Bohleber cautions us, following Sandler, that we carry implicit theories that also are difficult to articultate. (Although Fonagy did this elegantly at an Am Psa meeting, when an analyst presented process notes in detail and he specified how various interventions were based on different theories.) Then, he gives us the range of understandings of Ucs from “the locus of repressed instinctual representations to dissociated, unformulated self-states.”

    Then, he presents three models of implicit theories of the Ucs. based on spatial conceptions.

    First, a vertical model: Ucs at deepest level, dynamic reservoir of instinctual wishes and Ucs phantasies”;Second, a horizontal (Kleinian)model, in which UCs processes unfold via projective identification; Bohleber describes as similar, LaPlanche’s enigmantic messages from the Other. Third, are intersubjective theories which place an Ucs between people. (Of course, these are not mutually exclusive: one can understand the latter as a form of Transference/countransference within which intrapsychic gets played out nad hopefully, then internalized, as Giovacchini wrote.)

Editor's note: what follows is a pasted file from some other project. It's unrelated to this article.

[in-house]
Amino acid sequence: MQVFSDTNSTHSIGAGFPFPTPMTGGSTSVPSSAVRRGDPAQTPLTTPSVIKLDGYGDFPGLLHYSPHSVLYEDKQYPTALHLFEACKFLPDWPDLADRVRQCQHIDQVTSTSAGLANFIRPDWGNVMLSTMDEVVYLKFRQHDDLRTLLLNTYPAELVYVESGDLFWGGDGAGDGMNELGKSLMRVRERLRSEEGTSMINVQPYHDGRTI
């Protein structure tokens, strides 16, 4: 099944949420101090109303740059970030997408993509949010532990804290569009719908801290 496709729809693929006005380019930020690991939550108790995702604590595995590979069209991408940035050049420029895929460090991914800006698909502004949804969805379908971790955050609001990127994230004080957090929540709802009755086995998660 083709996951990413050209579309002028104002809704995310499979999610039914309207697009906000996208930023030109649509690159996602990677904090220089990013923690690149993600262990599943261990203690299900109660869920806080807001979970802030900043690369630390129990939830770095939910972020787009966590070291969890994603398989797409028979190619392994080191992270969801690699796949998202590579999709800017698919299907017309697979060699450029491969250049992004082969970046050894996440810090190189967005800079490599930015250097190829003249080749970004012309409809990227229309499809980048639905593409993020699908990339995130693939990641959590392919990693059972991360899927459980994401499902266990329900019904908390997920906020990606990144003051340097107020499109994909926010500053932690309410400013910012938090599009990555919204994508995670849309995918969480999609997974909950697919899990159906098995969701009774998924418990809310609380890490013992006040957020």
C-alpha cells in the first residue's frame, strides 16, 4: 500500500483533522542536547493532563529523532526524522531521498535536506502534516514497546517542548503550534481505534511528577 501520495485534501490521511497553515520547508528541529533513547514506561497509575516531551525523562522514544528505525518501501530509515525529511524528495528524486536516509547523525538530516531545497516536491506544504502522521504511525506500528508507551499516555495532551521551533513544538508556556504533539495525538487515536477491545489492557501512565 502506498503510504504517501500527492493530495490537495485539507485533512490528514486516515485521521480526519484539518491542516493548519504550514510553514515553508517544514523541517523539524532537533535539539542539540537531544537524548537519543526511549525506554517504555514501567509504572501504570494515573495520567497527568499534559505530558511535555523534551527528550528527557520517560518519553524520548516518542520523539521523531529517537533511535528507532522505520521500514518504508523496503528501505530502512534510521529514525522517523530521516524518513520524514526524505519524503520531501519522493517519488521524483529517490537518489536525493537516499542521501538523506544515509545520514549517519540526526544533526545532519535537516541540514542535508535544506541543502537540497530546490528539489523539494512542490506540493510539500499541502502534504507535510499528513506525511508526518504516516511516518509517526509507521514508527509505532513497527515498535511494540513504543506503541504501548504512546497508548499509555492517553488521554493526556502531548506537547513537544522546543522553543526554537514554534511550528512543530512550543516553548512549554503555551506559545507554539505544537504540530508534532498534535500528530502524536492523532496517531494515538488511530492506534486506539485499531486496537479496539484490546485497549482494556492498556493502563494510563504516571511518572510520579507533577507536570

Now, Bohleber focuses his scope more discretely on the Ucs communications between analyst and analysand, often a suble process. He presses Freud’s idea of making the boundaries bewteen Ucs and CS more permeable via psa (for those who need that; some, such as psychotics, don’t need help with that). He suggests a continuum between Cs and Ucs with degrees of permeability. He summarizes what processes in addition to repression may take an Ucs course: dissociation after trauma; implicit relational knowledge (which may be closer to the decades of work on attachment).

    Then, he turns us to enactment, the manner in which, often by surprise, something is “actualized” in treatment. This reminds us of Winnicott’s idea of the spontaneous gesture (a more elaborated version of Alexander’s conscious corrective emotional experience).
    Bohleber suggests that much of the above are “revisions of the Freudian model.” To return to our analogy, analysts have refined the scope, redirected its gaze to other areas of the universe and learned much about the nature of the Ucs, at least iinsofar as it is manifest in our offices.

    None of the speakers refer to child work (although most refer to theories about iinfancy). A good look into child work directly may give us much about our knowledge of the development of our inner universes. We hope to see this in future discussions.

    Nathan M. Szajnberg, MD
    Visiting Professor, Columbia University
    Wallerstein Research Fellow in Psychoanalysis, SFCP
    Member, Columbia and New York Psychoanalytic Societies
    Training Analyst, Israel Psychoanalytic
    161 W 61st St Suite 3A
    NY NY 10023